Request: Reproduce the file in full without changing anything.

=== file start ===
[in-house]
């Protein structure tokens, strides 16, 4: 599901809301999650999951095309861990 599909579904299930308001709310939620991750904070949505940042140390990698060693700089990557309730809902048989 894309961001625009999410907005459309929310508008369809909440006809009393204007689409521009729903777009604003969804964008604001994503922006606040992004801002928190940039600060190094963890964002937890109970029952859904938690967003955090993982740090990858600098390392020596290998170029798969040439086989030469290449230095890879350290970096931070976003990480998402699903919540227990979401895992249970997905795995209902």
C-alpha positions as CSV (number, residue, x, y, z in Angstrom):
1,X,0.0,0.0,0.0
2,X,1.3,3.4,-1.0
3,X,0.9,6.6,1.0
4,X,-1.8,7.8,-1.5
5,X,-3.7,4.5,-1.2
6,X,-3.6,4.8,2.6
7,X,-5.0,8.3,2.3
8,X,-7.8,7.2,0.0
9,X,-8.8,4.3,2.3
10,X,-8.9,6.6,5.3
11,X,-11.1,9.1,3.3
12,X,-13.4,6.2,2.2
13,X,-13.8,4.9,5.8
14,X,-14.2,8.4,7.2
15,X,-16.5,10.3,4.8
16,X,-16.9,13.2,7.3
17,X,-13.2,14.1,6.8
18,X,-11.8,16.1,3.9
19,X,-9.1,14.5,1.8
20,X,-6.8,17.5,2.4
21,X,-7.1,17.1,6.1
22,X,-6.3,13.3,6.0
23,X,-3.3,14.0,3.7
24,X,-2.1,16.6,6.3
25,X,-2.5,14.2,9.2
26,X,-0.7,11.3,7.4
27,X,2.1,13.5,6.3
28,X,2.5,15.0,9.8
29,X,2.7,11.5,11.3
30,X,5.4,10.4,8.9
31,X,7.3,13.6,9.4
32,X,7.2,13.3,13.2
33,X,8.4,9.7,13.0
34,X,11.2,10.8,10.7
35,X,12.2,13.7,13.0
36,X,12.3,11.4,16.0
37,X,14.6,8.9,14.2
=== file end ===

[in-house]
């Protein structure tokens, strides 16, 4: 599901809301999650999951095309861990 599909579904299930308001709310939620991750904070949505940042140390990698060693700089990557309730809902048989 894309961001625009999410907005459309929310508008369809909440006809009393204007689409521009729903777009604003969804964008604001994503922006606040992004801002928190940039600060190094963890964002937890109970029952859904938690967003955090993982740090990858600098390392020596290998170029798969040439086989030469290449230095890879350290970096931070976003990480998402699903919540227990979401895992249970997905795995209902």
C-alpha positions as CSV (number, residue, x, y, z in Angstrom):
1,X,0.0,0.0,0.0
2,X,1.3,3.4,-1.0
3,X,0.9,6.6,1.0
4,X,-1.8,7.8,-1.5
5,X,-3.7,4.5,-1.2
6,X,-3.6,4.8,2.6
7,X,-5.0,8.3,2.3
8,X,-7.8,7.2,0.0
9,X,-8.8,4.3,2.3
10,X,-8.9,6.6,5.3
11,X,-11.1,9.1,3.3
12,X,-13.4,6.2,2.2
13,X,-13.8,4.9,5.8
14,X,-14.2,8.4,7.2
15,X,-16.5,10.3,4.8
16,X,-16.9,13.2,7.3
17,X,-13.2,14.1,6.8
18,X,-11.8,16.1,3.9
19,X,-9.1,14.5,1.8
20,X,-6.8,17.5,2.4
21,X,-7.1,17.1,6.1
22,X,-6.3,13.3,6.0
23,X,-3.3,14.0,3.7
24,X,-2.1,16.6,6.3
25,X,-2.5,14.2,9.2
26,X,-0.7,11.3,7.4
27,X,2.1,13.5,6.3
28,X,2.5,15.0,9.8
29,X,2.7,11.5,11.3
30,X,5.4,10.4,8.9
31,X,7.3,13.6,9.4
32,X,7.2,13.3,13.2
33,X,8.4,9.7,13.0
34,X,11.2,10.8,10.7
35,X,12.2,13.7,13.0
36,X,12.3,11.4,16.0
37,X,14.6,8.9,14.2